Jimbo Fisher's arrival at Texas A&M has only added to the SEC's dominance on the recruiting trail
Recruiting has made college football a year-round sport, and nobody does it better than the SEC. The last time a team outside the conference earned the No. 1 overall ranking according to the 247Sports Composite was 2008, and it should come as no surprise the league has won more national championships and produced more NFL draft picks than any other since.
With the 2019 recruiting cycle coming to a close last week, the SEC once again dominated the national recruiting rankings. Alabama regained the No. 1 spot it held from 2011-17, barely holding off Georgia, which ended Bama’s streak and ruled the recruiting trail last year. Texas, Texas A&M and LSU followed, respectively, giving the SEC an incredible four of the top five teams in the country according to this year’s rankings. Florida also pushed back into single digits at No. 9, meaning the SEC owned half the top 10. Once all the ink dried, 11 of the 14 teams in the conference finished with a class ranked in the top 25.
Clearly, the SEC offers more talent than any conference in college football. But how do the rosters stack up from top to bottom? And which programs have made the most progress in recent years?
The chart below highlights the average recruiting ranking for all SEC programs across the last five years (2015-19), according to the 247Sports Composite Team Rankings, in addition to the won-loss record for each team (both overall and in conference) during the last five years (2014-18).
Ranking the SEC's College Football's Rosters in 2019
The dynasty continues
Alabama head coach Nick Saban came up short in his bid for national championship No. 6 with the Crimson Tide, and he also has rebuilt his coaching staff (again) following the departure of several assistants. But the recruiting process in Tuscaloosa is a well-oiled machine, and after failing to land the No. 1 class for the first time in seven seasons in 2018, the Tide are back on top — both in the SEC and nationally.
Saban signed three five-star standouts and 23 other blue-chip four-star prospects in the most recent cycle. Four players were rated No. 1 at their position across the country, and 15 have already enrolled at the university and will go through spring practice. Alabama’s 2019 recruiting class flirted with the all-time record for recruiting points in the 247Sports Composite, but came up a few spots short of the greatest recruiting class, on paper, in history.
With an average ranking of 2.2 over its last five classes, Alabama is not only the most talented team in the SEC, it's also the most talented in college football. And, it should come as no surprise that the most talented program in the league has also been the most successful, posting a 37-3 record in conference play and a 67-6 overall mark since 2014.
But Georgia continues to narrow the gap
The rest of the SEC may still be looking up at Alabama in the recruiting rankings and the conference standings, but the Georgia Bulldogs have narrowed the gap considerably — both on the field and in the talent race — since former Crimson Tide defensive coordinator Kirby Smart took the reins at his alma mater. The Bulldogs, who unseated Alabama as SEC champions in 2017, also dethroned the Tide in the national recruiting rankings in '18. In fact, across the last three seasons, the Dawgs have posted an average national recruiting ranking of 2.0, which is better than Alabama over both the same three-year window (3.0) and on pace to beat the Tide across the rolling five-year average (2.2).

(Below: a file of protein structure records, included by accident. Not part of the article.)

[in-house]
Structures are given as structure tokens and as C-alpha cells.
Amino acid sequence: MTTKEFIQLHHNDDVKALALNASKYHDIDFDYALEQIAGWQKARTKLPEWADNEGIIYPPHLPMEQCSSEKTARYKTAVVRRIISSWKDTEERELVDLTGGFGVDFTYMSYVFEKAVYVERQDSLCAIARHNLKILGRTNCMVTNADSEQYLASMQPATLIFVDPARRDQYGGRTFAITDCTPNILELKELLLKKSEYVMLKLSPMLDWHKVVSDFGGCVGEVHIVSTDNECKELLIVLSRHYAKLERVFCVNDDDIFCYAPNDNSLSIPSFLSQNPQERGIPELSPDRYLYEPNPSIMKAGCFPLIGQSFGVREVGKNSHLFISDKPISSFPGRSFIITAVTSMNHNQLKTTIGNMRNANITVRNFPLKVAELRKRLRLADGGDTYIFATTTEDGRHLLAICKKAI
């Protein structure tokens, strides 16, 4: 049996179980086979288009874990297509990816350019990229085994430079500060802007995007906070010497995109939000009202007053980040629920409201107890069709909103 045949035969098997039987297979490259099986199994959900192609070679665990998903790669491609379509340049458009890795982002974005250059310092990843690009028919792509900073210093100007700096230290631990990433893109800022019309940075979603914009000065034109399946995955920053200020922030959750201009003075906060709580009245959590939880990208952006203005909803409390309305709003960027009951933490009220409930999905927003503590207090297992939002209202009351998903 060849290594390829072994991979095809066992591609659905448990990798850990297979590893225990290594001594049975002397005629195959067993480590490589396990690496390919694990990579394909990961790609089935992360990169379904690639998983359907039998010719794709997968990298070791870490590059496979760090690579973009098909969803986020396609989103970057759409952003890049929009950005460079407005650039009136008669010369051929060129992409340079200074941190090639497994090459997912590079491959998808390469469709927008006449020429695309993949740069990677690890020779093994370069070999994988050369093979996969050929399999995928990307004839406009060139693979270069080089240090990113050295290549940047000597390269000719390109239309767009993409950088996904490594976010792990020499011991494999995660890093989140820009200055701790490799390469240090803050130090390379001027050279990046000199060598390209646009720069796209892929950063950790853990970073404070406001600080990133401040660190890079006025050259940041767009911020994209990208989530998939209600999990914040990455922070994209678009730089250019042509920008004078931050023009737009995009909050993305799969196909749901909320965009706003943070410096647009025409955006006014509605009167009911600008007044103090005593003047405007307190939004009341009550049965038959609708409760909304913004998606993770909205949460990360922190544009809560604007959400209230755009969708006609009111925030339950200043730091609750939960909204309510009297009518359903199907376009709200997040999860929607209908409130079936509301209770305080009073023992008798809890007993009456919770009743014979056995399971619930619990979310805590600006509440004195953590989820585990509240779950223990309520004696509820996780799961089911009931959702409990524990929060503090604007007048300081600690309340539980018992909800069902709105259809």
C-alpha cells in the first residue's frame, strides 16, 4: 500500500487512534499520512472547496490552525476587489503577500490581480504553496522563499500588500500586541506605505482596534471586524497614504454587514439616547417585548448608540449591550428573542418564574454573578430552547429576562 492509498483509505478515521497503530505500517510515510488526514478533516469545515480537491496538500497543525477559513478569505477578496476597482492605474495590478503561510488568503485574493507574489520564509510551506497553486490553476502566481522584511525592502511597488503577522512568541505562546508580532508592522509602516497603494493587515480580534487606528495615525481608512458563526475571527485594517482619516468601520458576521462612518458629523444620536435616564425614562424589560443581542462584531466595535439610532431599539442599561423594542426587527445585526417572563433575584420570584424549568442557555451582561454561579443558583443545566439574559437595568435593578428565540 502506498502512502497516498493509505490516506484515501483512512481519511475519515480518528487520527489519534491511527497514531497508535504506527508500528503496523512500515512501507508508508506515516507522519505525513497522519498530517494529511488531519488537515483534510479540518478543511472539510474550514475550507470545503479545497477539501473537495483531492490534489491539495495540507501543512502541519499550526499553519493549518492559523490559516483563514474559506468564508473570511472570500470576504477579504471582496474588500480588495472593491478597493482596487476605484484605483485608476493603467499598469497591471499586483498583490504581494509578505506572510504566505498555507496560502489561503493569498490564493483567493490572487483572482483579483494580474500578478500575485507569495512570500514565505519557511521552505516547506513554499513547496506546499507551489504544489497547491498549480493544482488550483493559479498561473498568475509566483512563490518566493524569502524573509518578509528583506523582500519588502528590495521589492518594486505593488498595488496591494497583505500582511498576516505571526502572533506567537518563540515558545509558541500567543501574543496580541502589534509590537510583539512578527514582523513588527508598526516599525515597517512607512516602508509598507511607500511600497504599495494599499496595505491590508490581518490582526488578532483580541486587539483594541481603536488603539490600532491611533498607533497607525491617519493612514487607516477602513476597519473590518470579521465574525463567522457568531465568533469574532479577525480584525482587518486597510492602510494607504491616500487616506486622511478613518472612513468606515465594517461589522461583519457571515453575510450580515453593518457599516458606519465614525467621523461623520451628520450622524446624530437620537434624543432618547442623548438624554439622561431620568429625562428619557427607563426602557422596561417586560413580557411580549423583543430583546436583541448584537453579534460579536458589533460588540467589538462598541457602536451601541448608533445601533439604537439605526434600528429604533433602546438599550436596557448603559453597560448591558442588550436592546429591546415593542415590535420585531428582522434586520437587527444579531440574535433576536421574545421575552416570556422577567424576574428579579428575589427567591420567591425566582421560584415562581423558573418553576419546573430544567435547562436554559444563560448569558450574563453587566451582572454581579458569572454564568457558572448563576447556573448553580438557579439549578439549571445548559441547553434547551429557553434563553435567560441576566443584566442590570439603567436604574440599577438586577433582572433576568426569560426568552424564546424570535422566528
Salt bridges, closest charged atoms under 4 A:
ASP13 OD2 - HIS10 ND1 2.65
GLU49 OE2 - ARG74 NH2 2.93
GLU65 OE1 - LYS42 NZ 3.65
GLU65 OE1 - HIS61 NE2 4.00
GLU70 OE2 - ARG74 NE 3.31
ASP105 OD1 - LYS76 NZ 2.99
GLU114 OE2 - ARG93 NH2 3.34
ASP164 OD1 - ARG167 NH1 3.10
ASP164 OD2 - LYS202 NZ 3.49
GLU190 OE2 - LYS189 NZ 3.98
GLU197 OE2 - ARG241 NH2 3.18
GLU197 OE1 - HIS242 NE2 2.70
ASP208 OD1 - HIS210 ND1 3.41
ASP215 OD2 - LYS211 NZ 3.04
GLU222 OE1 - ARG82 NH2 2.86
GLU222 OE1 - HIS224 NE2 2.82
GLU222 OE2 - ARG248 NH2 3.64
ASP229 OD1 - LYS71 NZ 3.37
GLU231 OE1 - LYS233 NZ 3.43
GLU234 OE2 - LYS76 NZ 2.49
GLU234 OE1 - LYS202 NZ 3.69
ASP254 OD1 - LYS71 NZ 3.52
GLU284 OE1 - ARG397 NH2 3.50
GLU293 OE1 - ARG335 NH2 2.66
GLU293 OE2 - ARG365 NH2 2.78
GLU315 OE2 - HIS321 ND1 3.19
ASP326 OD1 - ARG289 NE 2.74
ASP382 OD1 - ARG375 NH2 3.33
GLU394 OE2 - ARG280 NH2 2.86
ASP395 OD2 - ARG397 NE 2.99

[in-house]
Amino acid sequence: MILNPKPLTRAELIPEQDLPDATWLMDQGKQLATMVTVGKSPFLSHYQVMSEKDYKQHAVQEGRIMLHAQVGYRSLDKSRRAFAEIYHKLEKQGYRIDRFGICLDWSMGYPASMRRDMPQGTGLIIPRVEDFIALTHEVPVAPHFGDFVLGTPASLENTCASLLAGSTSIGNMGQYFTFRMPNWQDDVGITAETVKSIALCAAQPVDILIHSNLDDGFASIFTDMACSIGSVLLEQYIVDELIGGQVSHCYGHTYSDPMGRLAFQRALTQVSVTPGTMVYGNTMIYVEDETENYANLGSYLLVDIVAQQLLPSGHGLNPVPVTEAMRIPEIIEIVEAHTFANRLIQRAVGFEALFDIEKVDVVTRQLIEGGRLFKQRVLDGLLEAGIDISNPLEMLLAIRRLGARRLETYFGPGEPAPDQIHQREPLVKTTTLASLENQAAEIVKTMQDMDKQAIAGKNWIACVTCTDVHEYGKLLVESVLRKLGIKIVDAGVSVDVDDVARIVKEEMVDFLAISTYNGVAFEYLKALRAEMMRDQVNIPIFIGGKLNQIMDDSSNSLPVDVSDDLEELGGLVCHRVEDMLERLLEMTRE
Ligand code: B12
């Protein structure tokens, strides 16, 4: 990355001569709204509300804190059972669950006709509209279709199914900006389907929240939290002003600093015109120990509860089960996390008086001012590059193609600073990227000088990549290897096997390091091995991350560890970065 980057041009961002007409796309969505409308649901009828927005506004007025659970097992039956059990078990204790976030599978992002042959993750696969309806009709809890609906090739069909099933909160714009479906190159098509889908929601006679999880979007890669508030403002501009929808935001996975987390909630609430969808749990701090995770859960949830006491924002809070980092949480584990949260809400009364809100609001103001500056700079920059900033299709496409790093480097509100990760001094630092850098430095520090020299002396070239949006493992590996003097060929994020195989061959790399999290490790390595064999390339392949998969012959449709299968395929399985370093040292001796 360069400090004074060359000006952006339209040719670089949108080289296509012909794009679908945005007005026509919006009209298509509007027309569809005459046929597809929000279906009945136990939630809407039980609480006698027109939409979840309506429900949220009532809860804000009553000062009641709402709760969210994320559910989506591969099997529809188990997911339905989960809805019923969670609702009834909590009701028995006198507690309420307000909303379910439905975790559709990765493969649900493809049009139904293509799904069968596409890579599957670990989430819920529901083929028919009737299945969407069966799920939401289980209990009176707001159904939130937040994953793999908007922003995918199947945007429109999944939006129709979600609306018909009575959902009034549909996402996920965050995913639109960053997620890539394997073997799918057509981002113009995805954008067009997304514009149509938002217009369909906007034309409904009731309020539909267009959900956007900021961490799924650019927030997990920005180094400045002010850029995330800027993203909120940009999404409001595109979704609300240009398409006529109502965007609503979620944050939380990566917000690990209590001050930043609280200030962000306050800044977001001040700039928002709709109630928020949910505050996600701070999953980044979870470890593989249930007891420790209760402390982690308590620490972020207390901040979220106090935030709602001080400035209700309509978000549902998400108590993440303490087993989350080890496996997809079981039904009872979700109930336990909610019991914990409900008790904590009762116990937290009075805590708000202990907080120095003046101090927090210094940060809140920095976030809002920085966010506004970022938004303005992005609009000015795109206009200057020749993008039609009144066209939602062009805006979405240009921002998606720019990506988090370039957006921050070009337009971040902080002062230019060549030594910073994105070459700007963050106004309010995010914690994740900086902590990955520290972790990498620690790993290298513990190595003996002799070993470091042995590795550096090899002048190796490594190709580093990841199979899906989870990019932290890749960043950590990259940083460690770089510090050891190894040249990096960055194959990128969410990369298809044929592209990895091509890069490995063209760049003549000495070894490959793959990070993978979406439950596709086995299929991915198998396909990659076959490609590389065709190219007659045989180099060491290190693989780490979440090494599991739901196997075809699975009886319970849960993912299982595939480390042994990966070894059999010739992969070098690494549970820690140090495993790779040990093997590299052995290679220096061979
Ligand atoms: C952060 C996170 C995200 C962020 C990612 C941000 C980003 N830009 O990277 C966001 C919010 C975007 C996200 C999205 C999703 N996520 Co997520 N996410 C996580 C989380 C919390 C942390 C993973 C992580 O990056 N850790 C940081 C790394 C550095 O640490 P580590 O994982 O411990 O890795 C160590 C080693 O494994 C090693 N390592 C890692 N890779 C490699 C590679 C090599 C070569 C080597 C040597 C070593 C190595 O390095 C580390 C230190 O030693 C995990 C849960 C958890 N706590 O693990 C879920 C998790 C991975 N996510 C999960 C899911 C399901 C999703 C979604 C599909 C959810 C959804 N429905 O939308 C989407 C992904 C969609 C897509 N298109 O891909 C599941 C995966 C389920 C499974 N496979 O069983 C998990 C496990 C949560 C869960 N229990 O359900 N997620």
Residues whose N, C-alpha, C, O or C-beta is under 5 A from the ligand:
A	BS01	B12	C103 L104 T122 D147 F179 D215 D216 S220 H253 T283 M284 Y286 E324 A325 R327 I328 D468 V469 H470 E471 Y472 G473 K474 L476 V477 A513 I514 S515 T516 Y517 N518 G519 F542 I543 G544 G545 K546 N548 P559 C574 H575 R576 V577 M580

Smart and his coaching staff landed an FBS-best five five-star prospects in what was the No. 2-ranked class in the country. Georgia also signed the No. 1-ranked player in the 2019 class in pass rusher Nolan Smith, who is one of 14 players already on campus.
West is best
It’s no secret the SEC West has long been superior to the East in on-field performance throughout the last decade, and a big reason for that is the superiority West programs have displayed on the recruiting trail. Incredibly, the West has an even firmer grip on the top of the recruiting rankings now than it did a year ago.
This time last year, Tennessee ranked No. 5 in the rolling five-year average (12.4), mere percentage points ahead of Texas A&M. But the Volunteers saw their rolling average dip a full point to 13.4 while Aggies head coach Jimbo Fisher pulled in a star-studded class ranked No. 4 in the country in 2019. With its first elite class since 2014, A&M vaulted into the top five behind only heavyweights Alabama and Georgia and division rivals LSU and Auburn — giving the SEC West four of the five most talented rosters in the conference, according to the rolling five-year rankings. LSU also jumped 10 full places in the national recruiting rankings in 2019 over its '18 results — joining Texas A&M and Arkansas as the only SEC teams to climb double digits over the last year.
And, moving down the list, the bottom half of the division has once again avoided the bottom three in the conference recruiting rankings. Arkansas, which improved its rolling average from 32.0 to 30.8 on the strength of a top-25 class in Chad Morris’ first full recruiting cycle, held steady at No. 11 — ahead of SEC East foes Kentucky, Missouri and Vanderbilt.
Speaking of Arkansas, the job the Razorbacks did on the recruiting trail over the last year was truly remarkable. Not only did the Hogs move up 22 spots in the national rankings (the biggest jump of any team in the conference) despite a 10-loss season, Arkansas posted its best class ranking since 2015 and its first top-25 class since '17. Of the 25 new Razorbacks who put pen to paper since the early signing period in December, 11 were rated as four-star prospects — as many four-stars as Mississippi State, Kentucky, Missouri, and Vanderbilt signed, combined. The 11 four-stars also were more than Ole Miss and South Carolina, the same number as Tennessee, and just one fewer than Auburn. Though the Vols and Tigers signed two five-stars apiece, it’s obvious Arkansas has made itself a factor across the region.